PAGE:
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Yes, I did use the feminine on purpose.

“Sunday was lethargic from the beginning as I wallowed in a morass of general and specific dislike and pity for most people but me especially,”


My otherwise useful programming was interrupted by Dashboard Confessional. They were screaming infidelities and everything.

The Left's 'Inequality' Obsession
July 19, 2007; Page A15

The U.S. is a rich nation getting richer. According to Census figures, the average inflation-adjusted income in the top quintile of American earners increased 22% between 1993 and 2003. Incomes in the middle quintile rose 17% on average, while the incomes in the bottom quintile increased 13%. Over the 30 years prior to 2003, top-quintile earners saw their real incomes increase by two-thirds, versus a quarter for those in the middle quintile and a fifth among the bottom earners.
['Inequality' Obsession]

Reason to celebrate? Not according to those worried that the rich are getting richer faster than the poor are getting richer. The National Opinion Research Center's General Social Survey (GSS) indicates that in 1973, the average family in the top quintile earned about 10 times what the average bottom-quintile family earned. Today that difference has grown to almost 15 times greater. Thus Sen. Barack Obama complains that "the average CEO now earns more in one day than an average worker earns in an entire year." John Edwards has famously spoken of the "two Americas," while Sen. Hillary Clinton characterizes today's economy as "trickle-down economics without the trickle." She declares that a progressive era is at hand because of "rising inequality and rising pessimism in our work force."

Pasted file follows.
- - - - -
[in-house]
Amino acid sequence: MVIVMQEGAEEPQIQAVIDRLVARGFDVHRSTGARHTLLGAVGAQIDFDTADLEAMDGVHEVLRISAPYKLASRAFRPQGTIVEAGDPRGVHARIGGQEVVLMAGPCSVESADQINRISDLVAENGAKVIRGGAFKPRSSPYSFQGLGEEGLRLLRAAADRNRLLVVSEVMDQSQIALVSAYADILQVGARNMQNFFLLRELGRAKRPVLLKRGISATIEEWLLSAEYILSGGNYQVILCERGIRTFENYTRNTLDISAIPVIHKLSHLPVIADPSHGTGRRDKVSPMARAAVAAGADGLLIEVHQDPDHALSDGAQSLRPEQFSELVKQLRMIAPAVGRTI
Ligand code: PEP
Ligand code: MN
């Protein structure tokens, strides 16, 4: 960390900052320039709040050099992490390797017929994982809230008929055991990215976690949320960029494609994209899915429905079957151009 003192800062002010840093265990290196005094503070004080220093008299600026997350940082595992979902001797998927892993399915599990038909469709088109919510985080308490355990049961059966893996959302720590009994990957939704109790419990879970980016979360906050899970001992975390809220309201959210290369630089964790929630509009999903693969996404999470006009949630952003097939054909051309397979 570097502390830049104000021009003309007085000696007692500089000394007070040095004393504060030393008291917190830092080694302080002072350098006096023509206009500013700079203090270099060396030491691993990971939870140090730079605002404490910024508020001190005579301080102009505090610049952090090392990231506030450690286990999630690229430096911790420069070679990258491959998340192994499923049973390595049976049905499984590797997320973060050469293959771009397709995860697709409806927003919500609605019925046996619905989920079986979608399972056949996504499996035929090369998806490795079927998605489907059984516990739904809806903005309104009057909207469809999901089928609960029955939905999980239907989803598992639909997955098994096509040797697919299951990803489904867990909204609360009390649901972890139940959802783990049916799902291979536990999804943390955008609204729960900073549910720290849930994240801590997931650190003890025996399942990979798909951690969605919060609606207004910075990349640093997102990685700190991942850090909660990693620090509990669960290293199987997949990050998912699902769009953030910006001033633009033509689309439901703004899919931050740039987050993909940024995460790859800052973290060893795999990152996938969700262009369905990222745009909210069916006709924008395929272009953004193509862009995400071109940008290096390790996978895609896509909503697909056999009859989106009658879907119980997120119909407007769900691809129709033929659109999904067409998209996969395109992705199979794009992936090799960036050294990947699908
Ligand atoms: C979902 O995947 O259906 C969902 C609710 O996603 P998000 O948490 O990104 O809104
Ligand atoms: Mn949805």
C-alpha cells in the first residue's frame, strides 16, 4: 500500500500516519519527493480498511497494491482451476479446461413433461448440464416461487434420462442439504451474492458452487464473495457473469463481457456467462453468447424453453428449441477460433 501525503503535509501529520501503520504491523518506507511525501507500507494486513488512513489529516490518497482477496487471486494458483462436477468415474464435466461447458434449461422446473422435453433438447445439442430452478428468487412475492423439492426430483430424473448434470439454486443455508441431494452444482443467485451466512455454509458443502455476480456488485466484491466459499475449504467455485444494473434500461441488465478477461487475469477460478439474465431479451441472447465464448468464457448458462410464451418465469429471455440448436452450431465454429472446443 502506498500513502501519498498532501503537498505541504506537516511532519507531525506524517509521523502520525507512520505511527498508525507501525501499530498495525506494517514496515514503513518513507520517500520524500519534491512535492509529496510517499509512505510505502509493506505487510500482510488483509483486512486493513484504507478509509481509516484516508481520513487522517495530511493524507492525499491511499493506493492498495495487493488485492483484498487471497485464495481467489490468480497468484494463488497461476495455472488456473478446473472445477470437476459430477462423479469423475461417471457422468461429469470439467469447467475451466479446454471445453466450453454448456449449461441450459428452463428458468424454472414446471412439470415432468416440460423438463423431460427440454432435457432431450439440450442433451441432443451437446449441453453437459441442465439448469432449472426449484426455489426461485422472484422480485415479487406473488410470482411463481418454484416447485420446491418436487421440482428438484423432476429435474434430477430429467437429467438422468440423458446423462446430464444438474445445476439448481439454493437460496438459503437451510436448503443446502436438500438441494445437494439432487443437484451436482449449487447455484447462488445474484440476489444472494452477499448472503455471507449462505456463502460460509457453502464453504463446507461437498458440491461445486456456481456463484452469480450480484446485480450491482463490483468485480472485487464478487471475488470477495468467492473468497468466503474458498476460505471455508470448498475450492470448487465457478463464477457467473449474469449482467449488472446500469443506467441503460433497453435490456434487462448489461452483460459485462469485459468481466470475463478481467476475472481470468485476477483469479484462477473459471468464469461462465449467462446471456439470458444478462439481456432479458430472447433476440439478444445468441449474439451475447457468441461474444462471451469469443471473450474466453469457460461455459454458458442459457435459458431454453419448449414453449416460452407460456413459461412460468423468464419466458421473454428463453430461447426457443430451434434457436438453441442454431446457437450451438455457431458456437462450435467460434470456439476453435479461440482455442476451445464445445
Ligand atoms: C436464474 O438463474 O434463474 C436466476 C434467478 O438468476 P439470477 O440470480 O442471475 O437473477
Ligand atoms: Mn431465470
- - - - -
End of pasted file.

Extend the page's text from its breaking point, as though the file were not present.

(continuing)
The general view among liberals is that economic inequality is socially undesirable because it makes people miserable; they propose to solve the problem through redistributive policies such as higher income taxes. As a scholar working in the field of public policy, I have long witnessed egalitarian hand-wringing about the alleged connection between inequality and unhappiness. What first made me doubt this prevailing view was that when I questioned actual human beings about it, few expressed any shock and outrage at the enormous incomes of software moguls and CEOs. They tended rather to hope that their kids might become the next Bill Gates.

And in fact, the evidence reveals that it is not economic inequality that frustrates Americans. Rather, it is a perceived lack of opportunity. To focus our policies on inequality, instead of opportunity, is to make a serious error -- one that will worsen the very problem we seek to solve and make us generally unhappier.